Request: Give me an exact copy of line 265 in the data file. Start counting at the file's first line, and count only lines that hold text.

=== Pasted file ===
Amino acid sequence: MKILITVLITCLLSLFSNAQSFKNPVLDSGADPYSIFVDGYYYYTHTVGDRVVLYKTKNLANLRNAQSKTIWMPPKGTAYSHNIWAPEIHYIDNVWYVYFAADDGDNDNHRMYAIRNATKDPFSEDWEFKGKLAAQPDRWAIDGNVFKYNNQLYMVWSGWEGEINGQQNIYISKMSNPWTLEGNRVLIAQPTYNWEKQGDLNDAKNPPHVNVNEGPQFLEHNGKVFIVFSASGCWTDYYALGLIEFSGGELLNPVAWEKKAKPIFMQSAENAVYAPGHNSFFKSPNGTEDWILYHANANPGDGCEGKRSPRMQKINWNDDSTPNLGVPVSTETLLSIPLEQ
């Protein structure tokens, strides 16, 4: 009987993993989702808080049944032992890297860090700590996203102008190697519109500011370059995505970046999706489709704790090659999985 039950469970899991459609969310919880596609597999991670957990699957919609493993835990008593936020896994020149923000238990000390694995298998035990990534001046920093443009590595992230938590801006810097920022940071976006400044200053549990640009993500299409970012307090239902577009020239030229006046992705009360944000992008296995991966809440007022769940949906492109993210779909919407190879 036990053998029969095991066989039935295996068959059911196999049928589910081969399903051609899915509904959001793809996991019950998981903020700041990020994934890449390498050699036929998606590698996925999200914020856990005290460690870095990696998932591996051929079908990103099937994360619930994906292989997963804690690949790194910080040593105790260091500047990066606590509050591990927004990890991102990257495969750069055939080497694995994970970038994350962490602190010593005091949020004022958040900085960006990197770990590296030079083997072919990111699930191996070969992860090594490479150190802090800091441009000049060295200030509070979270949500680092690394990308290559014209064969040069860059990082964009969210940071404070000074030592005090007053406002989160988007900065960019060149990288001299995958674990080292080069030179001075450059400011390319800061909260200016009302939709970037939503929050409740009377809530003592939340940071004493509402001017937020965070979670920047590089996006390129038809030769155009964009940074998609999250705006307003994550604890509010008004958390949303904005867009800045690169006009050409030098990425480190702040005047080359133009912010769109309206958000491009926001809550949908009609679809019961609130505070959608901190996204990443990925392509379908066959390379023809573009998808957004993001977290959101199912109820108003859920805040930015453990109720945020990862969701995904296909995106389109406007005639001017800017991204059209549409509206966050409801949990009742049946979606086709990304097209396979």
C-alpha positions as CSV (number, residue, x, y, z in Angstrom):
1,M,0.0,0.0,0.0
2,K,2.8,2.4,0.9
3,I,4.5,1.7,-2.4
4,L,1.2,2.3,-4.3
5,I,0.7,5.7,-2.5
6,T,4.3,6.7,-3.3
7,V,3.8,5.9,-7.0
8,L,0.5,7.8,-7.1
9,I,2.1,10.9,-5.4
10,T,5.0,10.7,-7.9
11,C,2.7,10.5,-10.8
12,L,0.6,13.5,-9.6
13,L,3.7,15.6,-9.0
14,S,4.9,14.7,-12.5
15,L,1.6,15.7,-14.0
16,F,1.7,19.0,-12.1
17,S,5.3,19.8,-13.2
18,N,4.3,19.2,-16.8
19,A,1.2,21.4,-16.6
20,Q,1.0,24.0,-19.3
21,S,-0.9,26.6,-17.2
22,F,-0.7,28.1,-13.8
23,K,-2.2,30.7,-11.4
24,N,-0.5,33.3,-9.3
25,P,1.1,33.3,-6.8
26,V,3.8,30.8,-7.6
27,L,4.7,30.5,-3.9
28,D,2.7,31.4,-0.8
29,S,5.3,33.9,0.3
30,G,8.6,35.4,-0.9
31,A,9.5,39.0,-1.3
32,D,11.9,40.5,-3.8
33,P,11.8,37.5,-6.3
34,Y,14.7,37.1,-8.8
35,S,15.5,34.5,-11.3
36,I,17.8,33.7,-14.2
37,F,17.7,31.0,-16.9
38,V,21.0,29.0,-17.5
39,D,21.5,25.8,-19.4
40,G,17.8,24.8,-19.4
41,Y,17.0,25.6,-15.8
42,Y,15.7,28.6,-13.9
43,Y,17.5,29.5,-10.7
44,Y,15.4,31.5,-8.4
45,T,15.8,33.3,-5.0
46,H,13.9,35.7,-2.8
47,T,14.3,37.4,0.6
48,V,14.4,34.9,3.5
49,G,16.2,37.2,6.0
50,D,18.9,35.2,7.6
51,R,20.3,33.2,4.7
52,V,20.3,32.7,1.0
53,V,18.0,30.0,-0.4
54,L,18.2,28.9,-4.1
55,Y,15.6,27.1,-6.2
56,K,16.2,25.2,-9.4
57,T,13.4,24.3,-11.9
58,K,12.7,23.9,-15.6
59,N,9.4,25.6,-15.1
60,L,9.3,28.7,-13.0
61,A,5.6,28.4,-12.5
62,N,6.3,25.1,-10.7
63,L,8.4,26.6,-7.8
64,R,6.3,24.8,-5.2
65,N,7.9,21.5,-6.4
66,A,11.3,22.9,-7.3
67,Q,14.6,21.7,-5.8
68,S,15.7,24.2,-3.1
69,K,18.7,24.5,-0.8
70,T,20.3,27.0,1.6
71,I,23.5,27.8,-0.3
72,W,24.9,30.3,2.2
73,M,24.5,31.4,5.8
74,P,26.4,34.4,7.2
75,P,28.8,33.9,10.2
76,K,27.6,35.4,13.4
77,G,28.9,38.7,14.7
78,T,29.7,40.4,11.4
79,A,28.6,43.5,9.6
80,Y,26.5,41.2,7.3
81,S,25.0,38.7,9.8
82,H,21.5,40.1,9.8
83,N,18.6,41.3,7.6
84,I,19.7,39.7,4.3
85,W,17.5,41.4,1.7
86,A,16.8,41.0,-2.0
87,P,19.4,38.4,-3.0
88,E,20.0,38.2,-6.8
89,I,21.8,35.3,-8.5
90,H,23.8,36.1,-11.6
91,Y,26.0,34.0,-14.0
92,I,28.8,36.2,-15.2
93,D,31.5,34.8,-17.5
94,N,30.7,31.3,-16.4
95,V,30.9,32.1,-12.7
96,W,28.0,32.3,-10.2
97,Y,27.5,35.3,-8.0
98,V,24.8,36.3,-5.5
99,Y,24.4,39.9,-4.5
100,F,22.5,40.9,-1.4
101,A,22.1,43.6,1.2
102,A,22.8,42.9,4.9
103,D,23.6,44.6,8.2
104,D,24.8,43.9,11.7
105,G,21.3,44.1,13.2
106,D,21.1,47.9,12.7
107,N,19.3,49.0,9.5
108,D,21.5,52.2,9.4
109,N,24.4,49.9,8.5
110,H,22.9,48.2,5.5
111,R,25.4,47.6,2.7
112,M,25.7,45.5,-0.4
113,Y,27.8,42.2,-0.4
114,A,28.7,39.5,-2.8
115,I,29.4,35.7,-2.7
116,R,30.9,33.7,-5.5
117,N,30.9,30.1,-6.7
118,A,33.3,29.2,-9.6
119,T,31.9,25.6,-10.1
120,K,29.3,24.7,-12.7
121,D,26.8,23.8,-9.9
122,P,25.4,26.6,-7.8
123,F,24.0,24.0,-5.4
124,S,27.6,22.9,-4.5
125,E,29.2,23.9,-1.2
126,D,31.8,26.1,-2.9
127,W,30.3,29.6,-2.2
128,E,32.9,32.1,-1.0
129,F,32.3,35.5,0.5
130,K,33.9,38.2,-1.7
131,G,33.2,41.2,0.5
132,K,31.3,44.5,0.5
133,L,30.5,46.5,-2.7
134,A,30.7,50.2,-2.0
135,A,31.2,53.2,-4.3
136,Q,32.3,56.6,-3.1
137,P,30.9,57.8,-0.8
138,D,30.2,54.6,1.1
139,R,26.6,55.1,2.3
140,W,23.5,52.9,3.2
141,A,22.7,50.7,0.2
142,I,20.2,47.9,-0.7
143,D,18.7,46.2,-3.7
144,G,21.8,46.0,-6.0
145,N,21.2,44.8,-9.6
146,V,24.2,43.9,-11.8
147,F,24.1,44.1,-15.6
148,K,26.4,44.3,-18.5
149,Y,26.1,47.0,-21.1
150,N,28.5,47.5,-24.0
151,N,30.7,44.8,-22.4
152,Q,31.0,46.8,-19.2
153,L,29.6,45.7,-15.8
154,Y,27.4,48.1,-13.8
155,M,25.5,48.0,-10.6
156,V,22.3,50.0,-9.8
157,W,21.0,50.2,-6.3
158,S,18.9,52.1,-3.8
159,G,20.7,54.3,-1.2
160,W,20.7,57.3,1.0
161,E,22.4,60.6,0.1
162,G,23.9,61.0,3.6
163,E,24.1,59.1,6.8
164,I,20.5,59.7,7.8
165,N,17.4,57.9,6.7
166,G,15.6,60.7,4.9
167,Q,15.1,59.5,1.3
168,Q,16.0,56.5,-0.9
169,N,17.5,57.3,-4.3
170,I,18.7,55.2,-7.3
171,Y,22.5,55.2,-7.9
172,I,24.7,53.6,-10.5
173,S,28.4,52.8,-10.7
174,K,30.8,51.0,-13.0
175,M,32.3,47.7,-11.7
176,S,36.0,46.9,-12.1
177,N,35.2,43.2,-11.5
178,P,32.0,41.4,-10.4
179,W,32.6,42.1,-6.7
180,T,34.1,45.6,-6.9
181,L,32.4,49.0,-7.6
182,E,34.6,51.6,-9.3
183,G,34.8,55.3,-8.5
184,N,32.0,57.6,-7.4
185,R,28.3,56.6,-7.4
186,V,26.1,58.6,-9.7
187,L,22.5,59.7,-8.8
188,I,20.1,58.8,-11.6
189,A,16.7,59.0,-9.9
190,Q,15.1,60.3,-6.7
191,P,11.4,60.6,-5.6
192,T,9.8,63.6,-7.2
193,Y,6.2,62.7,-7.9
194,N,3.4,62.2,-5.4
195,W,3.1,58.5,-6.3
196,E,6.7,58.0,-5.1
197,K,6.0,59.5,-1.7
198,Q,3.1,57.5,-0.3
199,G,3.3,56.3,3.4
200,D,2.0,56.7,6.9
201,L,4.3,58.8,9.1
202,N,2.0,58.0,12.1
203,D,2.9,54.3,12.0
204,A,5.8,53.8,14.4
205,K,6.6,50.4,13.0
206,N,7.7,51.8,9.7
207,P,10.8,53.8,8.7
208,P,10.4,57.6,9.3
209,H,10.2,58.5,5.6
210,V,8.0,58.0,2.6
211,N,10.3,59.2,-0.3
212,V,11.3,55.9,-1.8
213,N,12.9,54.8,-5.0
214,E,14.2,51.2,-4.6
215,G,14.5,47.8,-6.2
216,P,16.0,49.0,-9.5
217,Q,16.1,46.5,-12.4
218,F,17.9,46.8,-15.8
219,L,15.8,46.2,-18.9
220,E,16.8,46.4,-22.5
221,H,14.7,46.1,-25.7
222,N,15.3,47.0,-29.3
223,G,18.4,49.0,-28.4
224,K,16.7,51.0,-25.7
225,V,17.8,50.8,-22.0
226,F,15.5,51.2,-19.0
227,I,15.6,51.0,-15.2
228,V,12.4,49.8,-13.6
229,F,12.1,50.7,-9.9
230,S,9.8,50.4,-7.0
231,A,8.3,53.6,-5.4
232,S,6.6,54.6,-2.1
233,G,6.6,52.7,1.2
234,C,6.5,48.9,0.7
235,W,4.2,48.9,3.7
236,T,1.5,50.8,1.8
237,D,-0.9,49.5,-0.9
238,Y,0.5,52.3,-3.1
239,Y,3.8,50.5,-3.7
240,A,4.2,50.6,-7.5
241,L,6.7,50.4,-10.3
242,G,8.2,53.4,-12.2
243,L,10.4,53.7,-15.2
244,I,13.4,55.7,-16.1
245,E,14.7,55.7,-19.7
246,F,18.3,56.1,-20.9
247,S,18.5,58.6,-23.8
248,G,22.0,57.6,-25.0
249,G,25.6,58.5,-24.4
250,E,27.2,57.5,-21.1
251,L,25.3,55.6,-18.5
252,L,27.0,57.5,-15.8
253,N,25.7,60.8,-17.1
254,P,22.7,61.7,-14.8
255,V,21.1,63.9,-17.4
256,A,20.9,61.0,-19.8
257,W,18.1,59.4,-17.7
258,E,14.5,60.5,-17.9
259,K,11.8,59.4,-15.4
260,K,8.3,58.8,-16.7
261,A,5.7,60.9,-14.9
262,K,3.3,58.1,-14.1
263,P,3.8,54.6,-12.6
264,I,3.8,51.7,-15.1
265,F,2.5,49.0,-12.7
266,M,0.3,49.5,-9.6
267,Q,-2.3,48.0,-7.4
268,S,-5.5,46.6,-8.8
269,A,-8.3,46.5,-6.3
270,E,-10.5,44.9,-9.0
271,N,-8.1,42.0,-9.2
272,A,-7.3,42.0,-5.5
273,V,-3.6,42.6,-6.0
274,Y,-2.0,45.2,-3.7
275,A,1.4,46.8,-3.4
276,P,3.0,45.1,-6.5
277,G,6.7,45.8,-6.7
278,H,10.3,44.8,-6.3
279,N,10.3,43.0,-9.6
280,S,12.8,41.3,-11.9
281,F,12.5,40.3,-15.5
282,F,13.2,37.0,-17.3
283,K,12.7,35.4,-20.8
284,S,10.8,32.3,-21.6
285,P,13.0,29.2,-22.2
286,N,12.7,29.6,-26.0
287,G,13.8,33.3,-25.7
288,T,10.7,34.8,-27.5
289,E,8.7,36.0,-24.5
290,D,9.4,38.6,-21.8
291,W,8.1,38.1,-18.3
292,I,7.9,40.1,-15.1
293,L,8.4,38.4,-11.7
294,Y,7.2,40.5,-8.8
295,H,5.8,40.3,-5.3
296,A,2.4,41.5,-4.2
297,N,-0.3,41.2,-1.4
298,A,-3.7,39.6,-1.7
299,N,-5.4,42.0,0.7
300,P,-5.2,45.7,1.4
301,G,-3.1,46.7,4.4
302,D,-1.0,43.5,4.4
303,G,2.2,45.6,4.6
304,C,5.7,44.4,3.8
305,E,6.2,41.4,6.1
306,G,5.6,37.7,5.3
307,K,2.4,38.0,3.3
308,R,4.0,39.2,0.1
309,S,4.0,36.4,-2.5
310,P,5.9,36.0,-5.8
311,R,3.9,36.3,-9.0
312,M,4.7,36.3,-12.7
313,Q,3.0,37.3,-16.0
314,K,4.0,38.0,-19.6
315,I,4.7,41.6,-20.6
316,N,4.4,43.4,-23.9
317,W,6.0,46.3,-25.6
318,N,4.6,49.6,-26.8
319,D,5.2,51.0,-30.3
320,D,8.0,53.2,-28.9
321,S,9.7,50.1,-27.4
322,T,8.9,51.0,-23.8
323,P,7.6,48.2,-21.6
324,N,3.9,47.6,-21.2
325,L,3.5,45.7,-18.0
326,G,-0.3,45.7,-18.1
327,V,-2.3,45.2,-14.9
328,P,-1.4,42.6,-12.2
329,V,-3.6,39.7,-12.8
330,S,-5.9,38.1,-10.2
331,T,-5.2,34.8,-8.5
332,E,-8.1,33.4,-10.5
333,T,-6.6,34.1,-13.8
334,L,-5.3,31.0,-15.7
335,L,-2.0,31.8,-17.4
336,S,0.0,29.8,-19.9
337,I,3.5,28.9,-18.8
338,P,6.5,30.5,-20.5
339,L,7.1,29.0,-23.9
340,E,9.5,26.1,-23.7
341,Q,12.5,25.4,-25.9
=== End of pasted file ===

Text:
262,K,3.3,58.1,-14.1